This morning I got a phone call from my old next door neighbour, Tracy, and she said that one of her day care Mums had come to her house to drop off her child to be looked after when she went to work. The lady said she had been over to the vets in Wagga with her dog yesterday and been asked if she knew the people living at our old address and she said that she didn't but she knew the people next door. They said they had a cat there who they had had for a while and couldn't contact the owners. So Tracy rang me to tell me about it.
I rang Kooringal vets and they said that yesterday afternoon they had surrendered the cat to the pound to be destroyed as they couldn't find the owner. I rang the pound and they still had her there and when I told them my story they said that they would keep her for me. Then I just had to talk to the real estate agents to contact the owner of our rented house to see if we could keep her.
I went over to the estate agency and asked to talk to the property manager. When he came out he remembered me from the house inspection when he came here less than 2 weeks ago. I have never had a problem with those and when they did the inspection they actually complimented me and thanked me for being a good tenant and keeping everything nice. Anyway, I went over there and told my story, he spoke to the owner and he said we could have the cat subject to a clause being added to our rental agreement about any damage being caused etc. So I can have my cat back!
I was so excited, I had tears in my eyes and was struggling not to spill them when the real estate bloke said yes.
I can't imagine how she has changed over the last 7 and a half months that she has been lost. Or where she has been and how she survived her ordeal. I bet she isn't a fussy eater anymore. She was always a timid kitty and we tried to keep her indoors mostly because we were scared of losing her on the road like we did our last 2 cats in Junee. She will be around two and half years old by now. I wonder if she will remember us, I hope though that when she smells familiar things like the furniture and us and household things that she might. I will have to keep her securely locked up for quite a while until she settles in with us. She knows how to open sliding doors and we have several of them here.Plus she is not getting outside to hunt the birdy visitors we have.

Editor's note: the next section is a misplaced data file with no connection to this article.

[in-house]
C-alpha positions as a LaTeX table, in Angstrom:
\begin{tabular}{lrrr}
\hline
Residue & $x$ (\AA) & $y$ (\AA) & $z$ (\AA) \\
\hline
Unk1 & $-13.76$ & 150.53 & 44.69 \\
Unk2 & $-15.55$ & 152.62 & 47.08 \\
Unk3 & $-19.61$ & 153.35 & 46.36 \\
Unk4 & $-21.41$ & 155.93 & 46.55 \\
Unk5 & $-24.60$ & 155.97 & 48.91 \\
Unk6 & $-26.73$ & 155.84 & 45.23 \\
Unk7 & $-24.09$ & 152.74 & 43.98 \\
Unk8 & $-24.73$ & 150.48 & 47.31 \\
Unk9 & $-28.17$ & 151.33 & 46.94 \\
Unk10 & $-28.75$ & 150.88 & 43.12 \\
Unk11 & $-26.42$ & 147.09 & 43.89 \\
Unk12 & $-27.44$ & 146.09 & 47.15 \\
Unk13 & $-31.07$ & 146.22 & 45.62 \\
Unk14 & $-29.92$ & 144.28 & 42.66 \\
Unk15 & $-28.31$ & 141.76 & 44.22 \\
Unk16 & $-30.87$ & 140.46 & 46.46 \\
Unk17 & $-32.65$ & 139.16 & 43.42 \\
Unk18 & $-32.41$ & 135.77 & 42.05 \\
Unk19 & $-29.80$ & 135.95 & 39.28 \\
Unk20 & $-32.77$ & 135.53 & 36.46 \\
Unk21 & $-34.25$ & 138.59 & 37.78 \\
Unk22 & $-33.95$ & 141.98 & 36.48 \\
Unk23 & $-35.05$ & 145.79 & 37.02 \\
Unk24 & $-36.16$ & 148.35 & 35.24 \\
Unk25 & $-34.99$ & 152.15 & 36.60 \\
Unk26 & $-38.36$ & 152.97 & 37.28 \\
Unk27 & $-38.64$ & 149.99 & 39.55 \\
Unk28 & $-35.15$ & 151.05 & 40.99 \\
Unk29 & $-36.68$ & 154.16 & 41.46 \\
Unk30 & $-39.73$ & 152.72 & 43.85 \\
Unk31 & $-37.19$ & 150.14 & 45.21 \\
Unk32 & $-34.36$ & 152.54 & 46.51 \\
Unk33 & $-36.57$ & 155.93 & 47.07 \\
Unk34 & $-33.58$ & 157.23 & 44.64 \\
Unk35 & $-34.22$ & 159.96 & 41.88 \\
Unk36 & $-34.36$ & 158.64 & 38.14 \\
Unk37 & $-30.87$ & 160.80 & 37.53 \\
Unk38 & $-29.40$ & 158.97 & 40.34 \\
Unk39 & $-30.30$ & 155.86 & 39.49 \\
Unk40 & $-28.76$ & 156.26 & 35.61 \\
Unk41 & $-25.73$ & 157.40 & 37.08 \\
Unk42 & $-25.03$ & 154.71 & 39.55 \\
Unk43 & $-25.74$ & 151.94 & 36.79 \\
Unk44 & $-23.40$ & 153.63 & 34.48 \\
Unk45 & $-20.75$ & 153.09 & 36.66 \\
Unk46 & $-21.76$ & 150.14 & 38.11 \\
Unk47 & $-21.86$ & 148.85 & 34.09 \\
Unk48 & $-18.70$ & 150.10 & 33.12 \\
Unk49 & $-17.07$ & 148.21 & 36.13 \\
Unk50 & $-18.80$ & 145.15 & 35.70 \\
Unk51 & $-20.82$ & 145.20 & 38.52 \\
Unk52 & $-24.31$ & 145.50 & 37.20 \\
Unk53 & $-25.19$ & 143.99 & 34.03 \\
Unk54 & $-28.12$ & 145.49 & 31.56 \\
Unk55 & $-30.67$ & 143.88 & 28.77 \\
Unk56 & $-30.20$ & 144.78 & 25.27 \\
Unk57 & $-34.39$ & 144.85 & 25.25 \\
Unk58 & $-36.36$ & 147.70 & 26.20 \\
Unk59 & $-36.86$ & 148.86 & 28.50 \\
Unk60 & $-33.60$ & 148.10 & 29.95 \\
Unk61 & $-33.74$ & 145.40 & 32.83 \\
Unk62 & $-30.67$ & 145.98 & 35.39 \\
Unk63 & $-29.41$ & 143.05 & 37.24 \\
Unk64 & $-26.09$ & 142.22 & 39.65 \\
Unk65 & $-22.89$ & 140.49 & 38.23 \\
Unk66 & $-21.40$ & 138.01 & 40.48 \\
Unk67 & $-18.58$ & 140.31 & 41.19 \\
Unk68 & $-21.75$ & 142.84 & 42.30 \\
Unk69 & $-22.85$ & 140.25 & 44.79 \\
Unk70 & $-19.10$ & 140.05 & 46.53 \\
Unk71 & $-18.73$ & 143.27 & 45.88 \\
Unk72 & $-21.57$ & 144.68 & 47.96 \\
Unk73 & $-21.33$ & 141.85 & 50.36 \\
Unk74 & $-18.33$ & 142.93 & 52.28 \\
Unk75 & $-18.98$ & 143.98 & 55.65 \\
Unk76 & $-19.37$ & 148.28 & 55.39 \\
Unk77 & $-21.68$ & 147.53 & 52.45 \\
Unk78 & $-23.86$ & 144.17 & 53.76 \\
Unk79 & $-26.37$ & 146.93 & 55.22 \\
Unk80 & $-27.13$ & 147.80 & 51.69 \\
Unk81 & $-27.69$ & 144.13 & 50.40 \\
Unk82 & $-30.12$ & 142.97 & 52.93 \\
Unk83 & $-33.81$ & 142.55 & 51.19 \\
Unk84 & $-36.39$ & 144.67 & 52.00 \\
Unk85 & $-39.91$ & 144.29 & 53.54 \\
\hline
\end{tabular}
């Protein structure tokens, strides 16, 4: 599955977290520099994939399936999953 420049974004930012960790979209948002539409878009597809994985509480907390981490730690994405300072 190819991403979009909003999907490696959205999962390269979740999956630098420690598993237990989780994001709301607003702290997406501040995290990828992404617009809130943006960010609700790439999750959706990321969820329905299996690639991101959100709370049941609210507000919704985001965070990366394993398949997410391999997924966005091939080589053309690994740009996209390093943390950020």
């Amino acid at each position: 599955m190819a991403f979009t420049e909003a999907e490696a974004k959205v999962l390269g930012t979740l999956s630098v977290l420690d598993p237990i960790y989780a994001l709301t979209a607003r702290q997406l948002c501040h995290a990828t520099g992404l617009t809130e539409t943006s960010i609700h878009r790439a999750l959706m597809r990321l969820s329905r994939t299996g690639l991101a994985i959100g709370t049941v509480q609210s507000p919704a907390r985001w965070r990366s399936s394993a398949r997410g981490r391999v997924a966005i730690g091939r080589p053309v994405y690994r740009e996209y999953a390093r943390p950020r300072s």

One problem, not insurmountable though, is we have to pay to get her back, but we don't get paid until Thursday. David is on holidays and over here in Canberra at the moment so he will pick her up on Wednesday, tomorrow. I hate having to borrow money from Mum, even though she has offered, but there is already a bit on our credit card and I am loath to put any more on top of that. We have been short on disposable income since moving here.
But I can have my cat back!
After seven and a half months!
I can't believe it!
I can't wait to hold her and rub my hand down her fur and have her purr on my chest of a morning when we let her in the room. Well after she settles back in anyway. I have missed that so much, and always said a home isn't home without a cat. I even bought a fluffy cushion to sit and pat of a night in front of the T.V. that feels like cat fur. He he.
Oh yeah, and the other good thing that happened today was, I went back to have the stitch taken out of my forehead after having a biopsy taken at the dermatologist last week and the results were negative for sun cancer , it was a pre- cancerous keratosis. So I don't have to get more chopped out of my eyebrow.And! there was no charge for removing the stitch.
So all round it was an excellent day. Now my poor puddy cat just has to readjust to being back in our family again. I will write more after we get her back.
Good Night.
Love Linda.

Sunday, 26 October 2008

Sunday Scribblings. Awesome.

The Sunday Scribblings prompt this week is Awesome!
Awesome, that doesn't sound like me. I don't like to put myself forwards, bragging about myself is not me. I don't like to hear others bragging about themselves either.

Bec said I was awesome
And gave me a hug
I think she was drunk
I'm not the sort you would love.

I am more the self deprecatory type. I often get in trouble for being like that though.
Gawd, this is really not my nature.